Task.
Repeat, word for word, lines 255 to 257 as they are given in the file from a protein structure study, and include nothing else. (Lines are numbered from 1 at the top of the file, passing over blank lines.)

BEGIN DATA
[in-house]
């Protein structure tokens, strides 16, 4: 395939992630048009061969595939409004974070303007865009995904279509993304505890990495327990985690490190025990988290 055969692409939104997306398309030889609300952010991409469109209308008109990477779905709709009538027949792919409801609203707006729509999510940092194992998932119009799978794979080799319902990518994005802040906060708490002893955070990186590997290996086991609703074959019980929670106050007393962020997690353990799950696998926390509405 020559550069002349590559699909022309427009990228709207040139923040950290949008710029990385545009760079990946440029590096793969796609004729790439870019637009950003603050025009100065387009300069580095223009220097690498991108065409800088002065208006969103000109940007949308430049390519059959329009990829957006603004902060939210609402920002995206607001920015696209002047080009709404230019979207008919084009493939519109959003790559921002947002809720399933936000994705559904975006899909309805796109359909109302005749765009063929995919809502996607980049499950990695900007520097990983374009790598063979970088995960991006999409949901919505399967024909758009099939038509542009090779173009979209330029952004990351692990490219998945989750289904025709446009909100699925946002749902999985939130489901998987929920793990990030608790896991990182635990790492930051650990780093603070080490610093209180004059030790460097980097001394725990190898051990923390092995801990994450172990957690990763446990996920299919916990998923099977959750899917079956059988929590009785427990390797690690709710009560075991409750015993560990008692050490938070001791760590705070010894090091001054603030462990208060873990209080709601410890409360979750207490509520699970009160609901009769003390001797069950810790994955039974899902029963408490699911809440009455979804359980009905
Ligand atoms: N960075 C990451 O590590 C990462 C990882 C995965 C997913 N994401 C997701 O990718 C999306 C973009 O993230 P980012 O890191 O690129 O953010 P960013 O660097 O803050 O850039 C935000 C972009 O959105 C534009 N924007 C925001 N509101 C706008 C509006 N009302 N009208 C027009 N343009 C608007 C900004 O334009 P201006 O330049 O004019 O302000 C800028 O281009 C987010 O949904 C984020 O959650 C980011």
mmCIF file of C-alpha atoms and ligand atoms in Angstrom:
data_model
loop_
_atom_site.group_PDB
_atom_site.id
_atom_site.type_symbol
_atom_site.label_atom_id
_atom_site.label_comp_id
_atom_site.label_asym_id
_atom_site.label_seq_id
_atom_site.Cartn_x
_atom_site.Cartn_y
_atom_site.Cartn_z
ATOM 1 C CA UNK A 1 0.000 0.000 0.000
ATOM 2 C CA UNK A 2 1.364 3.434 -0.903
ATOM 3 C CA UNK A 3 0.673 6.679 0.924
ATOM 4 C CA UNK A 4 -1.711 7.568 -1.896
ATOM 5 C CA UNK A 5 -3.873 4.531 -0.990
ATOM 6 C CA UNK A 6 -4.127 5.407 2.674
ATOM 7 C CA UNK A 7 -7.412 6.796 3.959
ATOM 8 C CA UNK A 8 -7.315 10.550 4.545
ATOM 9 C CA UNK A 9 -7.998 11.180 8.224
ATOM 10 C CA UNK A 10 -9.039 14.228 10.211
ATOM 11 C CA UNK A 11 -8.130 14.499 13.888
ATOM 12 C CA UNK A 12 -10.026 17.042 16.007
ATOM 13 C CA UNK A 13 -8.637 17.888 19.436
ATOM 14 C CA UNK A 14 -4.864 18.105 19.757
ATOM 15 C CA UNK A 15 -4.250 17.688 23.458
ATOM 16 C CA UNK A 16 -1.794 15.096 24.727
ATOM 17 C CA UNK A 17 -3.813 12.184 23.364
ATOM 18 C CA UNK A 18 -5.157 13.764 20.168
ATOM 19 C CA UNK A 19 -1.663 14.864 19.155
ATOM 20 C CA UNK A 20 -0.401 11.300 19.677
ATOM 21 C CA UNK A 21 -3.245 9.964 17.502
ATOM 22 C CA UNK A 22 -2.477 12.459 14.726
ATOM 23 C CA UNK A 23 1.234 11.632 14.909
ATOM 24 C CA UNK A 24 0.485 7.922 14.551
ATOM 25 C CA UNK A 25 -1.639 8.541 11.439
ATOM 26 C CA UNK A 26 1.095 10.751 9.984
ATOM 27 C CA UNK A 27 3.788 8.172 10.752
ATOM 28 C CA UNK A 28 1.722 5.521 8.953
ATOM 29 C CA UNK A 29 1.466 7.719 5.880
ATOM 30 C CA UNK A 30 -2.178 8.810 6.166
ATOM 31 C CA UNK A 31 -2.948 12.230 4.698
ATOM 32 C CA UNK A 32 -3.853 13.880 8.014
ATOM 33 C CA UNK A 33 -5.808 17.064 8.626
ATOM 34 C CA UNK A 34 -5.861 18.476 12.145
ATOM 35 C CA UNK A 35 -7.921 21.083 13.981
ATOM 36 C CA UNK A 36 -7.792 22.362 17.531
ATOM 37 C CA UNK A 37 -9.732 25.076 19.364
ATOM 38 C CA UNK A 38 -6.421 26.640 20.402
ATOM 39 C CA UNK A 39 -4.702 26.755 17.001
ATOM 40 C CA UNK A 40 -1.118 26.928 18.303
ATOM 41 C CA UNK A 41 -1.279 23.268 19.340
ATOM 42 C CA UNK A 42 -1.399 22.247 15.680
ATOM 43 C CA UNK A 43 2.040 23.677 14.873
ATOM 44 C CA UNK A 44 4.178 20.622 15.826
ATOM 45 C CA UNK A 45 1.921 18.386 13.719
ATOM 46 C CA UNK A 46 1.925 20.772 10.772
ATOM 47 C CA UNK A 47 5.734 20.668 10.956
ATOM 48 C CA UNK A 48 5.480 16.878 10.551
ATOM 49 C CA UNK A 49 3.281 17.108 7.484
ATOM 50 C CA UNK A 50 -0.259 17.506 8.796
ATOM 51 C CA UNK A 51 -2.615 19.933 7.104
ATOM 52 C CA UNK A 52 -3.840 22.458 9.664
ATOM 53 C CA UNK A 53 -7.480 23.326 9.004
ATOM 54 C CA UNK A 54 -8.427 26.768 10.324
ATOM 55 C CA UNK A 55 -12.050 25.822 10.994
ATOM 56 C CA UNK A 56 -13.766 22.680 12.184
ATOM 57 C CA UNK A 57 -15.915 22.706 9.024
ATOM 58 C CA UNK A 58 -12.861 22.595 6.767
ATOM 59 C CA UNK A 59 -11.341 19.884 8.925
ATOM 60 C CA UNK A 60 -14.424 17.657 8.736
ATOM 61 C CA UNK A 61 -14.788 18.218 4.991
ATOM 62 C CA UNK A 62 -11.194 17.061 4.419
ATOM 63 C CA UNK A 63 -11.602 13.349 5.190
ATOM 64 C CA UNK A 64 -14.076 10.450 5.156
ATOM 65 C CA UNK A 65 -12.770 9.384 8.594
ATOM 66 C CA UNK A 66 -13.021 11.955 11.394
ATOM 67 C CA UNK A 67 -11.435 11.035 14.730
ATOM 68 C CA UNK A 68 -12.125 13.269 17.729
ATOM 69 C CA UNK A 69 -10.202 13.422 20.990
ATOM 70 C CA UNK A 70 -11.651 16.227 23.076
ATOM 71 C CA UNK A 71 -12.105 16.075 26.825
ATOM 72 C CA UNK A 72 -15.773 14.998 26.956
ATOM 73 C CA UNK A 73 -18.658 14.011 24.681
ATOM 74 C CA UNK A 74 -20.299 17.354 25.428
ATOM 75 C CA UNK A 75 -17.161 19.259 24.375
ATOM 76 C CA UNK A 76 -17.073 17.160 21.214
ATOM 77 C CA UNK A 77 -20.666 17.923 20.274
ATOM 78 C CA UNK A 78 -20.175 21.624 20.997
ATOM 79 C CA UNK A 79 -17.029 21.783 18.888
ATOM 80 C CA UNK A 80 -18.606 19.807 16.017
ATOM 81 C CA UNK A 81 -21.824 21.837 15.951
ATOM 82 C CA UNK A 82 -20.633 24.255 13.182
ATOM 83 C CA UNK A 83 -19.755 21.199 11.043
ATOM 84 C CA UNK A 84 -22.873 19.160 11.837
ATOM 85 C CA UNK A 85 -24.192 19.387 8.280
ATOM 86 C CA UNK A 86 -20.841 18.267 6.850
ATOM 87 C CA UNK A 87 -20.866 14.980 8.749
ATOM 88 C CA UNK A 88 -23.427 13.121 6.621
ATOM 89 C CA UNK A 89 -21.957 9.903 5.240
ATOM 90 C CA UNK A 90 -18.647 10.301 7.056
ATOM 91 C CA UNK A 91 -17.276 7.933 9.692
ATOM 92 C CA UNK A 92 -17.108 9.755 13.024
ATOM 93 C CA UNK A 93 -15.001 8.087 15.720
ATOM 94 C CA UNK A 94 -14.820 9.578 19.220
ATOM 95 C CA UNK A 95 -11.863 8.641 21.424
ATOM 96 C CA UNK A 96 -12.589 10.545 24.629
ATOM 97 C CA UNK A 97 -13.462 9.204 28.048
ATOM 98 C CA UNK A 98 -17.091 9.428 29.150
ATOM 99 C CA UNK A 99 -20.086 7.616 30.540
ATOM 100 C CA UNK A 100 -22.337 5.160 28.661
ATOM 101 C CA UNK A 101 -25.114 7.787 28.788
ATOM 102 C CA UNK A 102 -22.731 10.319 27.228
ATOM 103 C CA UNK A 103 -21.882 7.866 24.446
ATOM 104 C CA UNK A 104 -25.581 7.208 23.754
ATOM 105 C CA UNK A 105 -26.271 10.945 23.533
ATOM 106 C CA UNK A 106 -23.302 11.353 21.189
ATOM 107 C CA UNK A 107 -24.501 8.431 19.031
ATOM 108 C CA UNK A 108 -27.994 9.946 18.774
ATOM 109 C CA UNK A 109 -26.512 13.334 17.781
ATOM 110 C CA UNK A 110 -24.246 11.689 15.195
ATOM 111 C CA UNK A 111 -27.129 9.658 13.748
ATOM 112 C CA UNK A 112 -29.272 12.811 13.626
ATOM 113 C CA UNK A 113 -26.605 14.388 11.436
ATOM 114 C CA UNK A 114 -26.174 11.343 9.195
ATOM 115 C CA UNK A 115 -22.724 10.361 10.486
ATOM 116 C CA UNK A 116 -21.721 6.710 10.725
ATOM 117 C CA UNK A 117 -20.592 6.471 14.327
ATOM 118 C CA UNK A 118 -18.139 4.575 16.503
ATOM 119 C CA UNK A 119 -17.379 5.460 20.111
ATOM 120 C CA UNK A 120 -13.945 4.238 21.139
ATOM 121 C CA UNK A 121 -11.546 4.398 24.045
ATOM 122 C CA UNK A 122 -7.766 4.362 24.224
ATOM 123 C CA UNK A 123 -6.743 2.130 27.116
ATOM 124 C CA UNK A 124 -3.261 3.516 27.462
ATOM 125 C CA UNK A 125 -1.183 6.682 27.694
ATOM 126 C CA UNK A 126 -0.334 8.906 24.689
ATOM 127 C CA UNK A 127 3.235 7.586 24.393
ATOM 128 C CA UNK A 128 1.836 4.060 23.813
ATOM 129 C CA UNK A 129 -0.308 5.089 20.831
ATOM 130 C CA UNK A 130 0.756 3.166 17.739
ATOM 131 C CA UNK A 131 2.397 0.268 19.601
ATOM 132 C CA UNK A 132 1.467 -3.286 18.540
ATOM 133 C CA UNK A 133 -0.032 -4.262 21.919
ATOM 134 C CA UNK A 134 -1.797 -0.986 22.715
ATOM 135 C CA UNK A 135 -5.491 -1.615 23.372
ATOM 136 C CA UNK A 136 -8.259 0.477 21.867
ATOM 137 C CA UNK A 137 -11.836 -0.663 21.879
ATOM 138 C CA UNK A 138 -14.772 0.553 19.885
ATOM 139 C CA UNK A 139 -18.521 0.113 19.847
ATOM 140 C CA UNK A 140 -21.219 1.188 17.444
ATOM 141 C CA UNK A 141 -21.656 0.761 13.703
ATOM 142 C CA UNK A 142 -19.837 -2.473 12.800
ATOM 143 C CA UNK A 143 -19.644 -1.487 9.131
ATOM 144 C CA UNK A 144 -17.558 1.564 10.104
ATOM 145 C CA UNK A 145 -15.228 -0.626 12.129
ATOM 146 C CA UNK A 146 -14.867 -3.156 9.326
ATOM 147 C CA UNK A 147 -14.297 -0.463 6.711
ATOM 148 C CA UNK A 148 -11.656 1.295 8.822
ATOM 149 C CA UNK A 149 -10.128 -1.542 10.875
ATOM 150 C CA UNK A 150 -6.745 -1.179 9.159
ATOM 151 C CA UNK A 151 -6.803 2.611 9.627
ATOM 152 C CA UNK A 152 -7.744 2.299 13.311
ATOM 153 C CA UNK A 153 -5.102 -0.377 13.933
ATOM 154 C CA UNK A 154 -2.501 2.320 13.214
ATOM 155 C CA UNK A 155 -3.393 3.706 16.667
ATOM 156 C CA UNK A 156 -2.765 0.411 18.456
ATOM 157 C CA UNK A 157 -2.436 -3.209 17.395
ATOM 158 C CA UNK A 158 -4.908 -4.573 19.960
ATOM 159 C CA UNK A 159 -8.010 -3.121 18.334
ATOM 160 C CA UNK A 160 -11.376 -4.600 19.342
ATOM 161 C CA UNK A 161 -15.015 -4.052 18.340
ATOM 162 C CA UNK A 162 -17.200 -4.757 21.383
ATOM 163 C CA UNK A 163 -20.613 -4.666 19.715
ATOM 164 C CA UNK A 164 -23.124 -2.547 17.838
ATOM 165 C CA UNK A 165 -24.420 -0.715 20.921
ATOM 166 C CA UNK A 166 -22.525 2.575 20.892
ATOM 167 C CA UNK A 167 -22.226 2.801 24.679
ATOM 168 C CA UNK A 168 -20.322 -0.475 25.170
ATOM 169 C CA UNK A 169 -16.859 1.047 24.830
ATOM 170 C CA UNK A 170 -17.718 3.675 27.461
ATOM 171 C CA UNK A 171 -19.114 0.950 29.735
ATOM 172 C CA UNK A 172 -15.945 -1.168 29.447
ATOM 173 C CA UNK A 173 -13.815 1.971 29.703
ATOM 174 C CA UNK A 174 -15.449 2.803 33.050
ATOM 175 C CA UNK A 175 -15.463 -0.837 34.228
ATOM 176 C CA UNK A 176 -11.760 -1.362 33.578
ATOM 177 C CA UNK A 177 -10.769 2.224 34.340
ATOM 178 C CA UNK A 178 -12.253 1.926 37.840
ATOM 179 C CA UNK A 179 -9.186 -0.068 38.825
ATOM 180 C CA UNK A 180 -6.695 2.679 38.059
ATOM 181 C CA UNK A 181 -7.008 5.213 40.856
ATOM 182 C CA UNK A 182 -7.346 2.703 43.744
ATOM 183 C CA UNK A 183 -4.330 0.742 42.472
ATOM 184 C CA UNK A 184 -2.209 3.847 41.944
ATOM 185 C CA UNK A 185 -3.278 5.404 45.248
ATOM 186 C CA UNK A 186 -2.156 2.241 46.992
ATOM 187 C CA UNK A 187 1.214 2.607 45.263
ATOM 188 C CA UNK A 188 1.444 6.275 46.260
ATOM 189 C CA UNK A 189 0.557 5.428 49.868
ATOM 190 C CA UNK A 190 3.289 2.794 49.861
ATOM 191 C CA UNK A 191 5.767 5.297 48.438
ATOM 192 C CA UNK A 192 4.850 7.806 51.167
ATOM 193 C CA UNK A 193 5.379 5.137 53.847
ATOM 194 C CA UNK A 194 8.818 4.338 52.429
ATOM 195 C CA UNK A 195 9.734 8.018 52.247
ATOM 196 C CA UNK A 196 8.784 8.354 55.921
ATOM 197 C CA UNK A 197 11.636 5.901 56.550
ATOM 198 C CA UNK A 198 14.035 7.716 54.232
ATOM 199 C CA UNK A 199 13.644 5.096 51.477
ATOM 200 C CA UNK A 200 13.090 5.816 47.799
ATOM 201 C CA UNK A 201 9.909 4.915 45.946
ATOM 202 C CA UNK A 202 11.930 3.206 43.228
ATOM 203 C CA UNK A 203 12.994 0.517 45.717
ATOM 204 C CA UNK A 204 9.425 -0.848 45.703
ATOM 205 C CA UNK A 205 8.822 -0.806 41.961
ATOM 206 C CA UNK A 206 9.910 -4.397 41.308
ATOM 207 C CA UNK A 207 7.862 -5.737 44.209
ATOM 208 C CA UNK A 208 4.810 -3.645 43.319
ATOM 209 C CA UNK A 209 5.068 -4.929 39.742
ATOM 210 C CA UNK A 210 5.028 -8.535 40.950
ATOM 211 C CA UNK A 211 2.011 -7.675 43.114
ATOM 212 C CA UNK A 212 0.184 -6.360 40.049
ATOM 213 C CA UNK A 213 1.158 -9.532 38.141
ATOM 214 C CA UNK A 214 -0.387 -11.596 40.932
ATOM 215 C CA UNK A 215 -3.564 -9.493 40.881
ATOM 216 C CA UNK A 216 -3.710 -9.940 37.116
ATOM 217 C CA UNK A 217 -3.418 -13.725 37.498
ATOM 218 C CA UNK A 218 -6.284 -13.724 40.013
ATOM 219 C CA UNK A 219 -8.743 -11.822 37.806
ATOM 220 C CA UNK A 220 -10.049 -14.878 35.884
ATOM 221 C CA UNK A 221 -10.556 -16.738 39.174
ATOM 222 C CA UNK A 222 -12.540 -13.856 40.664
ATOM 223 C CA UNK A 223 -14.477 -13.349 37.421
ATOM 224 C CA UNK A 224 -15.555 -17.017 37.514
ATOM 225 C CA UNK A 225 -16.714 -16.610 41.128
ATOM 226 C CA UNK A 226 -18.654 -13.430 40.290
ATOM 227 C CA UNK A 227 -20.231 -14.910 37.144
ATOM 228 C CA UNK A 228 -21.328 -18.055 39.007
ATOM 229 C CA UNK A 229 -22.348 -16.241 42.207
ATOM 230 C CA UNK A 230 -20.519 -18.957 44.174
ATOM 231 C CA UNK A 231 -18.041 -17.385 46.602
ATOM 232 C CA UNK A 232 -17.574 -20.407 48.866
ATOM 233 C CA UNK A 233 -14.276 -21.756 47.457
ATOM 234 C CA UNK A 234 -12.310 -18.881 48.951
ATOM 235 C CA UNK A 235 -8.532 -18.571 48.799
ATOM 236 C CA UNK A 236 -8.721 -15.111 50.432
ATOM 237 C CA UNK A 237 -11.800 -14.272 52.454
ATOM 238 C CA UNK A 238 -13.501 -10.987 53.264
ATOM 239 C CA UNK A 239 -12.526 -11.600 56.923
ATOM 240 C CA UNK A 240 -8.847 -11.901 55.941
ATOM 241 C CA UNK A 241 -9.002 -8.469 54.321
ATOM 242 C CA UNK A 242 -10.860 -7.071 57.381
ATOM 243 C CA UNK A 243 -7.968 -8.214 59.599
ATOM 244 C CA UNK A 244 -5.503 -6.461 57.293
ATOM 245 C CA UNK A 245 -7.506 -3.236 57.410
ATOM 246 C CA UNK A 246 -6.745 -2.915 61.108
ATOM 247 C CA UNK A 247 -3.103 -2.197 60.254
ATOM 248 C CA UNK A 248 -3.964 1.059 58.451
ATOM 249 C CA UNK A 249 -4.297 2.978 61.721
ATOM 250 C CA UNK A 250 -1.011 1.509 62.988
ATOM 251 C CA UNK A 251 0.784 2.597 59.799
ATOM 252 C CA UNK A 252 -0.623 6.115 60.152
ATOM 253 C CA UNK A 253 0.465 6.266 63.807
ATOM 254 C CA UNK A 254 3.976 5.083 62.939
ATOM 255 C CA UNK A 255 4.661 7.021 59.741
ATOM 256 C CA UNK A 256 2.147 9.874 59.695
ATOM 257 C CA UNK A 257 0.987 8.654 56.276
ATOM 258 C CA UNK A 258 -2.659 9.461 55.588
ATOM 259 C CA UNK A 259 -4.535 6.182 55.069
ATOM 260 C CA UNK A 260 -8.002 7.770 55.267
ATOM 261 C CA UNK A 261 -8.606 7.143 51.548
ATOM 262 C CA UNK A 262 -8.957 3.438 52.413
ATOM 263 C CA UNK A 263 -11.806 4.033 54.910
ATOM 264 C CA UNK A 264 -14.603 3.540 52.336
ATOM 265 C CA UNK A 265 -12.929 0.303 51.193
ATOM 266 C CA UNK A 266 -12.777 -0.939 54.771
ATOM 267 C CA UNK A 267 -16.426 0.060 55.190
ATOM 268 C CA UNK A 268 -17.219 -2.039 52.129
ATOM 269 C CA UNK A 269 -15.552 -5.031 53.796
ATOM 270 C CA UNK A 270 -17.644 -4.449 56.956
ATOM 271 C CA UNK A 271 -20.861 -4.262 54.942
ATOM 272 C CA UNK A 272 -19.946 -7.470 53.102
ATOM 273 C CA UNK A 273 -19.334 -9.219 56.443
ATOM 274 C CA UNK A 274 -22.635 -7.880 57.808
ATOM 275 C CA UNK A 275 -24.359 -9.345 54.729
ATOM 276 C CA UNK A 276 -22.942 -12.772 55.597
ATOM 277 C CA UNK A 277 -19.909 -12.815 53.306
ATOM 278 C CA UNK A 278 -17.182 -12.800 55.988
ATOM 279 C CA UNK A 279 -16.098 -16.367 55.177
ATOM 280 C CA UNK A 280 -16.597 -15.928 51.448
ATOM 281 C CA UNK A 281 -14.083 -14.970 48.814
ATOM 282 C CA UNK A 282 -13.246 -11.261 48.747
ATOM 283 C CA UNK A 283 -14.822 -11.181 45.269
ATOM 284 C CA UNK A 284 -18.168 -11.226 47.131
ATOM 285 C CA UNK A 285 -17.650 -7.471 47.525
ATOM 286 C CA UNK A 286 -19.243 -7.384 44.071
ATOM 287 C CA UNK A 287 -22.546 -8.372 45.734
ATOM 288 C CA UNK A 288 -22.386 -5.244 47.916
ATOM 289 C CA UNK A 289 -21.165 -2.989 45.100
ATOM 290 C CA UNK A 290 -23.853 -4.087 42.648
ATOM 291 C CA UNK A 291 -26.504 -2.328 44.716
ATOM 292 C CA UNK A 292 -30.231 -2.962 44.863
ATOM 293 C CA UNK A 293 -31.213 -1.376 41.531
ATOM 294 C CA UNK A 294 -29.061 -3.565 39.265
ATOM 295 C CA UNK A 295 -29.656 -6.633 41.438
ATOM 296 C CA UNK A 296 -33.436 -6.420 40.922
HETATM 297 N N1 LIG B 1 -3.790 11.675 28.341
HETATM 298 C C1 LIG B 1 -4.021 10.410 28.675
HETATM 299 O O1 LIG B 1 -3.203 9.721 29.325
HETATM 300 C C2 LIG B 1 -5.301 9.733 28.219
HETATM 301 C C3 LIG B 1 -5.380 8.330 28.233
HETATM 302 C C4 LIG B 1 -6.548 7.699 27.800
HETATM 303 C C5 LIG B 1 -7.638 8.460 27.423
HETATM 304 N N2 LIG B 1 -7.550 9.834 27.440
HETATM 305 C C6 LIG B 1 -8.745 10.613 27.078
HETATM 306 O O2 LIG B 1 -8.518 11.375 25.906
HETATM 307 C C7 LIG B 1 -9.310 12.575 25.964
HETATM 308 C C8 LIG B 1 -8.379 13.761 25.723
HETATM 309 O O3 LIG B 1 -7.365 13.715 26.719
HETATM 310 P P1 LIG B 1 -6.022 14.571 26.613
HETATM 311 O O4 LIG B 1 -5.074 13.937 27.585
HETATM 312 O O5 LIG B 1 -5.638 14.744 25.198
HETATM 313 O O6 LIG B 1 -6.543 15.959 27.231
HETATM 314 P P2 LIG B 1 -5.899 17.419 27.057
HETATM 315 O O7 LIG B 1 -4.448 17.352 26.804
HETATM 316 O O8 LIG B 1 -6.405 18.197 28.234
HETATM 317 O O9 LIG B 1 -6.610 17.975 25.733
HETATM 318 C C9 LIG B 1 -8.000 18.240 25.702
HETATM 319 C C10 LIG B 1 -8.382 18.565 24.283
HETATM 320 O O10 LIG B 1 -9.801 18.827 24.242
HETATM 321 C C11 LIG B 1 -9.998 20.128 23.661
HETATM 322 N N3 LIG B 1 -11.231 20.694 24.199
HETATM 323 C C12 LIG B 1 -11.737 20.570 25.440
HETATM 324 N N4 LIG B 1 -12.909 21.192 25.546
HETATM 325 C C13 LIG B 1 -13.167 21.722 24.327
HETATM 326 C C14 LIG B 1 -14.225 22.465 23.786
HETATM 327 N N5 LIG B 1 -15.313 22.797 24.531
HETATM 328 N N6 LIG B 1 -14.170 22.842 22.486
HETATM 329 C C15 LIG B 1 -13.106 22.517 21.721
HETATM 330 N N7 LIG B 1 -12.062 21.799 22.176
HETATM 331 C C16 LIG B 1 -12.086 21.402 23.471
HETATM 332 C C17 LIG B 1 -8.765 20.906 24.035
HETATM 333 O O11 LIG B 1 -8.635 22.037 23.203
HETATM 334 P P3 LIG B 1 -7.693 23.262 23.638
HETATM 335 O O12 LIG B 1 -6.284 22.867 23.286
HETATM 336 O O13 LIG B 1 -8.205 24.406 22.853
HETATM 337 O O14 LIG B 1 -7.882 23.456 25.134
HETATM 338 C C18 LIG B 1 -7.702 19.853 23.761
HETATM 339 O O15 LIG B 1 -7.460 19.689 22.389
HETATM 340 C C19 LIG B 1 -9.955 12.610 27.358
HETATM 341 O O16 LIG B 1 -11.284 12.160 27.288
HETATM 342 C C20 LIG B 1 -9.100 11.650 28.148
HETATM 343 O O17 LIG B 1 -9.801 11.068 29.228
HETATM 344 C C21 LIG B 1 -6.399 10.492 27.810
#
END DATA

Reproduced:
ATOM 239 C CA UNK A 239 -12.526 -11.600 56.923
ATOM 240 C CA UNK A 240 -8.847 -11.901 55.941
ATOM 241 C CA UNK A 241 -9.002 -8.469 54.321